Why I Don’t Post Anything About Wedding Weight Loss: The WIC Part 4

Category: From the Cat Perch | Published on: January 12, 2016

I rant a lot. Want more? Check out my posts about the Wedding Industrial Complex.

You got engaged. Yay! Second thing you probably did (after telling totally everyone) was look up what you need to do to get ready for the wedding. Find a venue; makes sense. Yep, definitely need to get an officiant. Start a diet—wait, what?

pin-wrong-wedding-weight-loss

Fat shaming is everywhere in the Wedding Industry, and weight loss companies love to target the engaged. From engagement gym specials to bridal booty workouts to these shirts...

Tank tops that say "Gotta squat before I tie the knot" and "sweating for the wedding".
Sweating for the wedding? How about sweating because that's what happens when I exercise, which I do because I want to be healthier and I enjoy it, yo?

I'm not saying you shouldn't try to lose weight if you want to.

There's nothing wrong with wanting to lose weight (unless you're already a healthy weight, of course). Strength training and cardiovascular exercise have tons of benefits, as does adopting a less fatty, less sugary, veggie-rich diet.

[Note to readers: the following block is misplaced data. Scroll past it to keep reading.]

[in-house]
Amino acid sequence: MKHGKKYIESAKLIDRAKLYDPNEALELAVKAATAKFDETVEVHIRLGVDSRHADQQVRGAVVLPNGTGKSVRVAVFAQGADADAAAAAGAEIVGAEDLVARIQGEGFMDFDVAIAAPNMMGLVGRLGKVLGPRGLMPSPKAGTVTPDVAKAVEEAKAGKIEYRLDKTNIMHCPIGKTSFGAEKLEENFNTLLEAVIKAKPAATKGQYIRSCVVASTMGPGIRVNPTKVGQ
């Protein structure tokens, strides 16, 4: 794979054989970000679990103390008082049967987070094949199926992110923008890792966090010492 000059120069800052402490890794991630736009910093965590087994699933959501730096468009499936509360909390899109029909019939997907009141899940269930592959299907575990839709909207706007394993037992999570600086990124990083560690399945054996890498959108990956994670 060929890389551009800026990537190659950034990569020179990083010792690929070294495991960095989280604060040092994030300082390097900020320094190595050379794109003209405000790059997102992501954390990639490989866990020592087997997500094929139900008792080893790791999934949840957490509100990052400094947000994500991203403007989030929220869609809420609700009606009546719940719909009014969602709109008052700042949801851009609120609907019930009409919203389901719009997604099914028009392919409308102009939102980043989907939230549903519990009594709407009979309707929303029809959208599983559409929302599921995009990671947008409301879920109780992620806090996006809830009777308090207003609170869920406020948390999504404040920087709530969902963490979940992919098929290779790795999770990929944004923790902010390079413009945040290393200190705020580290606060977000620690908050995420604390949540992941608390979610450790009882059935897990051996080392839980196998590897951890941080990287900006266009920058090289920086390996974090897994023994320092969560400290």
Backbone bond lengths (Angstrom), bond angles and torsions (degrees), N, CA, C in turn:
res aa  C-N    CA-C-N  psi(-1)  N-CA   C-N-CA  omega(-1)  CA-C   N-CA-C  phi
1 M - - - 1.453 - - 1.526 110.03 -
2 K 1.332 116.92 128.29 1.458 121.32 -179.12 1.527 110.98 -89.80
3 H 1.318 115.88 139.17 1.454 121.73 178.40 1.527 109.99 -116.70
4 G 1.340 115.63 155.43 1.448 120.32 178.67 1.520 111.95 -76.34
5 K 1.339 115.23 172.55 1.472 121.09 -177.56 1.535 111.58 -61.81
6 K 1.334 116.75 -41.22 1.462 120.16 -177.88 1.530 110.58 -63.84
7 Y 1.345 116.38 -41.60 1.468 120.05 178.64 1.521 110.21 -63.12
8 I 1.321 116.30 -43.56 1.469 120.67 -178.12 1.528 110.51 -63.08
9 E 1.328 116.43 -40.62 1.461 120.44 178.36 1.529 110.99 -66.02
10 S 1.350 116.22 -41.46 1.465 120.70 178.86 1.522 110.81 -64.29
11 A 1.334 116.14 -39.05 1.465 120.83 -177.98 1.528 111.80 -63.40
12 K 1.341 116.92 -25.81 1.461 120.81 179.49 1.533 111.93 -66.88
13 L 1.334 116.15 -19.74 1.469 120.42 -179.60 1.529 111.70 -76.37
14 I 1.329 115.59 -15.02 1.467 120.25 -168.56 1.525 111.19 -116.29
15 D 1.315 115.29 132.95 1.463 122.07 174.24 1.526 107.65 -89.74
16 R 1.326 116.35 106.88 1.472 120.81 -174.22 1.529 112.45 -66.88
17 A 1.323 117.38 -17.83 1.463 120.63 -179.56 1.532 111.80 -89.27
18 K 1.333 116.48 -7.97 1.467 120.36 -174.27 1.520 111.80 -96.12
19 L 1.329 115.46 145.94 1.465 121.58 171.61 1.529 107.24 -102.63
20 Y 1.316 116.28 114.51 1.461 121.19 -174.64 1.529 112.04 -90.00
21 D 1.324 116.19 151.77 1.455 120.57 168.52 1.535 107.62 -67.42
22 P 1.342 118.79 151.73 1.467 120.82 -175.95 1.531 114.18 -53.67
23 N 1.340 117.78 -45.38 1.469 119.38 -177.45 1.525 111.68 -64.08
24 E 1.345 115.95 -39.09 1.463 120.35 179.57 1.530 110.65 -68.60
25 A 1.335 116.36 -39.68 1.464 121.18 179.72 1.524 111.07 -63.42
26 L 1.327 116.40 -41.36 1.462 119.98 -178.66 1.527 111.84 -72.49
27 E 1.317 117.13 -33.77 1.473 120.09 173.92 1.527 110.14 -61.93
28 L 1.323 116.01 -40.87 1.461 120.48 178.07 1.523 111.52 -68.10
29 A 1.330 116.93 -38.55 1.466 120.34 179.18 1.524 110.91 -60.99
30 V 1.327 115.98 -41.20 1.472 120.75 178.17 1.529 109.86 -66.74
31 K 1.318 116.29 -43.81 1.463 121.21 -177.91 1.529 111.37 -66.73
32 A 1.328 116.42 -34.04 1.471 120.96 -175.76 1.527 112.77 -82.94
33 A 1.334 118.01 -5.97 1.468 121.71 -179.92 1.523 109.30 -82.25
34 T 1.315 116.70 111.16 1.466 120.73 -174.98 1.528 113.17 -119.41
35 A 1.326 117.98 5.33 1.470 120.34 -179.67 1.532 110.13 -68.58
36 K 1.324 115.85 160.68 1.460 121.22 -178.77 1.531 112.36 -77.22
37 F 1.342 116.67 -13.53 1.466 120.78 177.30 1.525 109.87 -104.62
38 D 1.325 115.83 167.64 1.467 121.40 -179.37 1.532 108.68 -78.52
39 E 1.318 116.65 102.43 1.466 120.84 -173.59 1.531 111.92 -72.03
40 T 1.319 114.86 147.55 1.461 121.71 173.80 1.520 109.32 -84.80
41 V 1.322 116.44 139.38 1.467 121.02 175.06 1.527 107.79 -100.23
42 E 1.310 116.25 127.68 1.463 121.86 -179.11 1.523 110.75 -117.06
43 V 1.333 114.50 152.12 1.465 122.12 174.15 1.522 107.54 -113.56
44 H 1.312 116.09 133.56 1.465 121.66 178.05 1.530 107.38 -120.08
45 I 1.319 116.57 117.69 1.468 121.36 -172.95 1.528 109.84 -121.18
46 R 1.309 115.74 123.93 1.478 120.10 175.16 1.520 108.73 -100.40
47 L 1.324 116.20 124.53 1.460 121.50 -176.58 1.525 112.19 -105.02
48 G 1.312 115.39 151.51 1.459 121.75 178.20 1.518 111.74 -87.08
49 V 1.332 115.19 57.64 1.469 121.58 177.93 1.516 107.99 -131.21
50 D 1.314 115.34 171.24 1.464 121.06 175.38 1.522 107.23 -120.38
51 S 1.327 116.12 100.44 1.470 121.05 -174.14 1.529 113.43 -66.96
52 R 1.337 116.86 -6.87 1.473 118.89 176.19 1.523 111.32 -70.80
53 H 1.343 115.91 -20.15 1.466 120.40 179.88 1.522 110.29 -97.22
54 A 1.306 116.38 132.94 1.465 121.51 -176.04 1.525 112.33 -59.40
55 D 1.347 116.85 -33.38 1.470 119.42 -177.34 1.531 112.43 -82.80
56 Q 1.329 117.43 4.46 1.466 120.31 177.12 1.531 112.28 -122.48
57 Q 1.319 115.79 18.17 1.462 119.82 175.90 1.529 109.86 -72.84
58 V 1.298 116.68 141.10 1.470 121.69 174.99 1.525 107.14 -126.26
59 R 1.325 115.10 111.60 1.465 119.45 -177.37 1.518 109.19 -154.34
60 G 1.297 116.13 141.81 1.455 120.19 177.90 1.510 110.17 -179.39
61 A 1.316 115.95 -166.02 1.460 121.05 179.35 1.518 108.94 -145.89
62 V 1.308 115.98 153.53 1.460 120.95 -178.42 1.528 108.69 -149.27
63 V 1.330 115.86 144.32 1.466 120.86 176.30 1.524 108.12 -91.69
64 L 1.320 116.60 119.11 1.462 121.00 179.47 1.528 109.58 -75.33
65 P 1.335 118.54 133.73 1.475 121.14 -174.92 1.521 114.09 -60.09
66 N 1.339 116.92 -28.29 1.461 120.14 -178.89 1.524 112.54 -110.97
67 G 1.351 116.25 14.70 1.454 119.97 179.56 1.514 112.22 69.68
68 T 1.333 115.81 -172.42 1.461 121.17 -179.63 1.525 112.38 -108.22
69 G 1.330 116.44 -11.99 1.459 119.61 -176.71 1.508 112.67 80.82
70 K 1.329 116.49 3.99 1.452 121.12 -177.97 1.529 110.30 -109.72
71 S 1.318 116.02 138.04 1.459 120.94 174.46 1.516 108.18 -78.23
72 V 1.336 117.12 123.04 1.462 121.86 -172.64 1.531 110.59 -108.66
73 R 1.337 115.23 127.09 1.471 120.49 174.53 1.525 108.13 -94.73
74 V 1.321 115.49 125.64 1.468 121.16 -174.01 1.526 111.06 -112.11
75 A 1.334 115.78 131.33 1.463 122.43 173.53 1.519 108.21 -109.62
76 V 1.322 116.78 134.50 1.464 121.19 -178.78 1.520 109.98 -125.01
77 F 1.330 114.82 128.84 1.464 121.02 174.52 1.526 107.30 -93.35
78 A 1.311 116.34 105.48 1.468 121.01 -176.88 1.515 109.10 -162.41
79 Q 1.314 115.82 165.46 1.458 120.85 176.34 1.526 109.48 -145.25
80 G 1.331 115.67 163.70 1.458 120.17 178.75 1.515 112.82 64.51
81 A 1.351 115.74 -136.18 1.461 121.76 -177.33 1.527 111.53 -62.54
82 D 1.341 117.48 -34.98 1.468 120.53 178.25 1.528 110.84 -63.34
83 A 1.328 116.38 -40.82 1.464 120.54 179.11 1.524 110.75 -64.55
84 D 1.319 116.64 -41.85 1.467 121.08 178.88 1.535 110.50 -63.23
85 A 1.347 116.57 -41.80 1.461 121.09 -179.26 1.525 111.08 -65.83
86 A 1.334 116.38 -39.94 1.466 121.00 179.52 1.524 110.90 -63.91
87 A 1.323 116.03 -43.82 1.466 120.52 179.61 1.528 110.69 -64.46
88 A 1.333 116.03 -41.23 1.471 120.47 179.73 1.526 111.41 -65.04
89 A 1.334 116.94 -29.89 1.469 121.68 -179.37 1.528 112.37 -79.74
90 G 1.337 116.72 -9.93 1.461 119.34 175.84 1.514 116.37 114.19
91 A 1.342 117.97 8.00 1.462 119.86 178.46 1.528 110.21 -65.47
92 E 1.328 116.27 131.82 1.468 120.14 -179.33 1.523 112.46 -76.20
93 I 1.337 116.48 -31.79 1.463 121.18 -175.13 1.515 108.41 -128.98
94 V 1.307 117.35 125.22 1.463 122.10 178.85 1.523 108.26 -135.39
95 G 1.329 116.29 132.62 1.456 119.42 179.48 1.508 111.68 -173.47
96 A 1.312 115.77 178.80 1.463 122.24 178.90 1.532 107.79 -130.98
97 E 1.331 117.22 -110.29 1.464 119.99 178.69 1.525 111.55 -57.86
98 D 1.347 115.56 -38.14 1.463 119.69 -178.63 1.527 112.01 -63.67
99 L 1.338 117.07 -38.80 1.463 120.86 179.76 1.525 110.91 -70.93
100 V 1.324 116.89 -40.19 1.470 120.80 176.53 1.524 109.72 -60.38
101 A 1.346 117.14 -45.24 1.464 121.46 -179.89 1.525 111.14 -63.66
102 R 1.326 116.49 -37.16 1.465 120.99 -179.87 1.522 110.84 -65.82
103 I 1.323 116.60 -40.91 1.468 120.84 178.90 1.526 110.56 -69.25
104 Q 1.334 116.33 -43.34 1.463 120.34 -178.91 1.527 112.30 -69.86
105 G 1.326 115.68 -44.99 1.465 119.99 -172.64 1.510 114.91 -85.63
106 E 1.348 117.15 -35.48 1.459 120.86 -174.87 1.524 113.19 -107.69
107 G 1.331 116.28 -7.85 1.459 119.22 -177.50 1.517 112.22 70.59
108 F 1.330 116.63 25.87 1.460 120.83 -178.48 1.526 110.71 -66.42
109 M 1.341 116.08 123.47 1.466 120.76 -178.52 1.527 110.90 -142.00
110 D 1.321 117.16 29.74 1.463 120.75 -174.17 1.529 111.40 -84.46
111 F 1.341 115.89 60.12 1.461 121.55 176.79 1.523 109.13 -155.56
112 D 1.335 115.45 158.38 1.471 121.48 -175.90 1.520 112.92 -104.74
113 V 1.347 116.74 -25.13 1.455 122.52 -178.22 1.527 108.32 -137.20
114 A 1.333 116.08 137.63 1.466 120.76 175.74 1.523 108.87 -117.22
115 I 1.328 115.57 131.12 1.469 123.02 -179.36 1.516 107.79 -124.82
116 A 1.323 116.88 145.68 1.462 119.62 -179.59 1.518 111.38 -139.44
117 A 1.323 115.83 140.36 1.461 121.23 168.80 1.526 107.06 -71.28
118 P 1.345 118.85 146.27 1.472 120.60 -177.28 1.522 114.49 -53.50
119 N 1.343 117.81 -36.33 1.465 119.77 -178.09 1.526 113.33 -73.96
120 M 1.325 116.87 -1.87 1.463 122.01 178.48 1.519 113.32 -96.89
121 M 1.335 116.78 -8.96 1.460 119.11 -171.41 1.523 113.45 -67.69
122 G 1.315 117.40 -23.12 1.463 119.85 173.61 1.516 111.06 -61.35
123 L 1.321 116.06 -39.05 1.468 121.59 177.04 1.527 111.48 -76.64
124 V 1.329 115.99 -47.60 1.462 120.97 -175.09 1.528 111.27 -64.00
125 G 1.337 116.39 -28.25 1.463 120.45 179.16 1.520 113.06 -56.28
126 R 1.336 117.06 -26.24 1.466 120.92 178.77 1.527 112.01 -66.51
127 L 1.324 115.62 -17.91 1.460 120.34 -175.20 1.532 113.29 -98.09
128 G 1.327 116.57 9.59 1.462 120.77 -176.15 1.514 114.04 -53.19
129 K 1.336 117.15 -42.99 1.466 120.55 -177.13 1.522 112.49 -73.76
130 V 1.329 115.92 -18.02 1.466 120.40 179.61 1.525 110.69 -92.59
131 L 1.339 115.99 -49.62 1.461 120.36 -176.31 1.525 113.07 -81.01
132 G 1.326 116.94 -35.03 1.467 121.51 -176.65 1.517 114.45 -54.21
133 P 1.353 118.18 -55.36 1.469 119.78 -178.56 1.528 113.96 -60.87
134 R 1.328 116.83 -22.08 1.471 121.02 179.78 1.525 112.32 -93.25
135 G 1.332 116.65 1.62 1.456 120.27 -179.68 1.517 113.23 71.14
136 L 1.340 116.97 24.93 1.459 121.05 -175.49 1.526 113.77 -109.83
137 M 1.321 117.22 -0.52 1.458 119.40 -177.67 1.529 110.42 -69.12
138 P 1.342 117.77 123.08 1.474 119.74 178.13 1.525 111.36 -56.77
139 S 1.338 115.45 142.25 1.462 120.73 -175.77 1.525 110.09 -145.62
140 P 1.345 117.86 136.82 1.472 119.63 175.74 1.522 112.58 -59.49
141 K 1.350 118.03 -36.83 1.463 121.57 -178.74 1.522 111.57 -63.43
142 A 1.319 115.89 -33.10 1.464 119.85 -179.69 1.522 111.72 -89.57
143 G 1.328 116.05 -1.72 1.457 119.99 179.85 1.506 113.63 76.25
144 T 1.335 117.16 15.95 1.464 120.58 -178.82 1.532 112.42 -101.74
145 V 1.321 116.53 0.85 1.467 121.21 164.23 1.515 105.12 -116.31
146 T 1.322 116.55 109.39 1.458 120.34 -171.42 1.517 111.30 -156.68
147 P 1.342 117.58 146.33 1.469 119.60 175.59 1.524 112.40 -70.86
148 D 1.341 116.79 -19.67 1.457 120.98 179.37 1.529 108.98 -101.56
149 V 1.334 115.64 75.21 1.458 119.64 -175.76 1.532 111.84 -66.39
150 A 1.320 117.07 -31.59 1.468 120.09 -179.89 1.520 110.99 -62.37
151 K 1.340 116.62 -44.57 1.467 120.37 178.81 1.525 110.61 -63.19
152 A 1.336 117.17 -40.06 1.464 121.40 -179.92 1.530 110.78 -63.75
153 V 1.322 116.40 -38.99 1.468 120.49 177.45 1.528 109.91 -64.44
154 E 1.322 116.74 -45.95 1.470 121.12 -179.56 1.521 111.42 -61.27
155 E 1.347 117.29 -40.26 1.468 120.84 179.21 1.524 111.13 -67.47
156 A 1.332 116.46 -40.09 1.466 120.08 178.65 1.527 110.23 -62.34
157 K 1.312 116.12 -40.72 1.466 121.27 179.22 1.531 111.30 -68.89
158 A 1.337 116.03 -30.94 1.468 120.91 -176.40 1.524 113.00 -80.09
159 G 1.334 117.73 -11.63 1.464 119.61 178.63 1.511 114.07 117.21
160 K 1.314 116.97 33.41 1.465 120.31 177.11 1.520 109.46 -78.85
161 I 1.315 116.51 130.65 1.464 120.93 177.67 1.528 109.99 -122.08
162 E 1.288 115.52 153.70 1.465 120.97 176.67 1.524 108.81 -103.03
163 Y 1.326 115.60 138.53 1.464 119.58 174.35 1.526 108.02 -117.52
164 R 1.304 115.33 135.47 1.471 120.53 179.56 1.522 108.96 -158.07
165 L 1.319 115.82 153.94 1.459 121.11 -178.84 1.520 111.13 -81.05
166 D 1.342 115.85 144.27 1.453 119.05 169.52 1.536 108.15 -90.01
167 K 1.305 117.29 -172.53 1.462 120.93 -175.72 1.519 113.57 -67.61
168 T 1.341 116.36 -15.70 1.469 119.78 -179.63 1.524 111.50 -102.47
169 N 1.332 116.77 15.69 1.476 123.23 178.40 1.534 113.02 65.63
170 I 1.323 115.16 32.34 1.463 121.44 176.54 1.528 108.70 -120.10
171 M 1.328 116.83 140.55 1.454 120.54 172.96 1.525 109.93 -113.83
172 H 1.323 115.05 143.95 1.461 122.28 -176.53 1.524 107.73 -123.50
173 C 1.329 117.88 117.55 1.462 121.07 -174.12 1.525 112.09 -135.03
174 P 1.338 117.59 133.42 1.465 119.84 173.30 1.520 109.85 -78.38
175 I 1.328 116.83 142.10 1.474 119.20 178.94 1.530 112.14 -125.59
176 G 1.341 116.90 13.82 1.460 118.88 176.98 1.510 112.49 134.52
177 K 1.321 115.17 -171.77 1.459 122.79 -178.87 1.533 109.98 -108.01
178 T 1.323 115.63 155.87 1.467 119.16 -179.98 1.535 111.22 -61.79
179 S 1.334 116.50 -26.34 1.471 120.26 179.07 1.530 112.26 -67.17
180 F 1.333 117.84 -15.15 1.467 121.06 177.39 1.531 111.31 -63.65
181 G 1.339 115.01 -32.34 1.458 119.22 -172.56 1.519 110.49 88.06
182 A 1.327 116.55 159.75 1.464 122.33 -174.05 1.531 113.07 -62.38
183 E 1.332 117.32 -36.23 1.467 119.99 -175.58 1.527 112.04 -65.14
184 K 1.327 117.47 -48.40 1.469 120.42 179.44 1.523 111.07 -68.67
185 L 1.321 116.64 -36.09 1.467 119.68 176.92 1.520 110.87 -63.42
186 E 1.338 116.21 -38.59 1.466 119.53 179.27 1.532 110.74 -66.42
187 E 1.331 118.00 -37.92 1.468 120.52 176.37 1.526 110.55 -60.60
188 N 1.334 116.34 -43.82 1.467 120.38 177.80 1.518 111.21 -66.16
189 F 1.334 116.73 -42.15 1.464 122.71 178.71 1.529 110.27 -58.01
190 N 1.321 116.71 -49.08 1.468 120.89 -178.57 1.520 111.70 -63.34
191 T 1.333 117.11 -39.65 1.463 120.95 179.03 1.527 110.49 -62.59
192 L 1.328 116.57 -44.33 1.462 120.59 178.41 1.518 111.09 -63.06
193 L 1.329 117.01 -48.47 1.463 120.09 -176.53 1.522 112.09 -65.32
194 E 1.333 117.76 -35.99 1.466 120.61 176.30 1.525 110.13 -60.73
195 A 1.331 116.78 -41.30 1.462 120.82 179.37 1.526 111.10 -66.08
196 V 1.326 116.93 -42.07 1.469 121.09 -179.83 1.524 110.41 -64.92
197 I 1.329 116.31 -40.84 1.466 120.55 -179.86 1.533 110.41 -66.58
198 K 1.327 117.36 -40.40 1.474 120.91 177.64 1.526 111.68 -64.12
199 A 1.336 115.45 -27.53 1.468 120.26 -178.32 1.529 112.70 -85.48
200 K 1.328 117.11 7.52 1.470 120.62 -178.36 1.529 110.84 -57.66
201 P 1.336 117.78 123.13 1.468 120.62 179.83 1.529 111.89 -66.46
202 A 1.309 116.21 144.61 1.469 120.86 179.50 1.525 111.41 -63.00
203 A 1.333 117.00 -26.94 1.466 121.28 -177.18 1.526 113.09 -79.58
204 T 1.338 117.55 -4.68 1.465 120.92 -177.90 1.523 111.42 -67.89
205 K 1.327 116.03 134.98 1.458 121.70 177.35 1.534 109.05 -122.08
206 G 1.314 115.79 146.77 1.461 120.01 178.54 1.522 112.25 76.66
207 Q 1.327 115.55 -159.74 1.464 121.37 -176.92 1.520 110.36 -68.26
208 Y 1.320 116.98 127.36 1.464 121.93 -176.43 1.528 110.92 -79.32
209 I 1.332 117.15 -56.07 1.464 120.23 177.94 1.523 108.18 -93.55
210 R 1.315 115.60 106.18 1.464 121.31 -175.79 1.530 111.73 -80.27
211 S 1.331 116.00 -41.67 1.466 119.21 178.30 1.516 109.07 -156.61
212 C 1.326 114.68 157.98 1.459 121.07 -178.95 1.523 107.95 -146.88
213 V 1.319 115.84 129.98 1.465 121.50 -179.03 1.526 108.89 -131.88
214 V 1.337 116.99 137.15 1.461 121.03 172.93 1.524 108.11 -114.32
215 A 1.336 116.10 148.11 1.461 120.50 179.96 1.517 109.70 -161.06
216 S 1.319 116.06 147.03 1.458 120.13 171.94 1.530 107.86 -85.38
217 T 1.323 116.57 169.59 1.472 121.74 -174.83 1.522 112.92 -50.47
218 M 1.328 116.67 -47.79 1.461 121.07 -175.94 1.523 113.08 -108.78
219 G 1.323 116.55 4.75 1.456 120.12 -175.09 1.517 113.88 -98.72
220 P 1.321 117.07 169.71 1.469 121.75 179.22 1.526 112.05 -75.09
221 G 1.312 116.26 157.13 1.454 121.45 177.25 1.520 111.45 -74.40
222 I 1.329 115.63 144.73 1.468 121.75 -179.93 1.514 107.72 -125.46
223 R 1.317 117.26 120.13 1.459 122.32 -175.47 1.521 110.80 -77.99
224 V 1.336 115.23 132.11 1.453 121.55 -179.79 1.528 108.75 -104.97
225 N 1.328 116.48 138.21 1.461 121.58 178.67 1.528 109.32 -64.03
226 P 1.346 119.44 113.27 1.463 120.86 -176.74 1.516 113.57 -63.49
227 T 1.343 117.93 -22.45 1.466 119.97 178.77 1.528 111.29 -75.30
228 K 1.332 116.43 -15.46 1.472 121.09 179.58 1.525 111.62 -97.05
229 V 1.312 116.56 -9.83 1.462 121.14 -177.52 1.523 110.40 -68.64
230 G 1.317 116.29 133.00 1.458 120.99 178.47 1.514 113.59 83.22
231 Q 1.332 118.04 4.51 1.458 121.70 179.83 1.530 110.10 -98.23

But you should probably base your decision to start dieting and exercising based on a desire to be healthier, not a desire to look as skinny as possible in your wedding photos.

A healthier lifestyle should be lifelong, not till the honeymoon.

What do you think happens after the wedding? If it's after you "tie the knot," are you going to keep doing squats? Keep jogging, lifting weights, doing yoga, eating kale? Of course not. You were just sweating for the wedding, and afterwards, things can go back to normal, right?

I think that's why the wedding weight loss industry is so popular—it's easier to compel yourself to be healthier if you know it's just for a few months. It has the same appeal as a new year's resolution: no one expects you to keep it up, especially yourself.

Even if you manage to start being healthier in your quest to lose weight for the wedding, if you don't keep it up, things really do go back to normal, including what your weight was normally.

Fat shaming is a problem.

Of course, I can't overlook how the weight loss industry is one big cog in the crappy-body-image problem. They're not out there telling you to lose weight for your own good. The line weight-loss companies love to use is "look your best on your wedding day," as though they think that fat people don't look their best on their wedding day.

That's terrible. And it makes people feel terrible.

So ditch the wedding diet. Save your money on the bridal bootcamp class. Because if you want to look your best on your wedding day, you might start with feeling your best.

Question: Has a wedding vendor made you feel bad about your weight or try to convince you to diet for your wedding?
— Ashleigh

See other posts about: WIC, dress size, exercise, fat shaming, priorities, wedding diet, weight loss, why I don't

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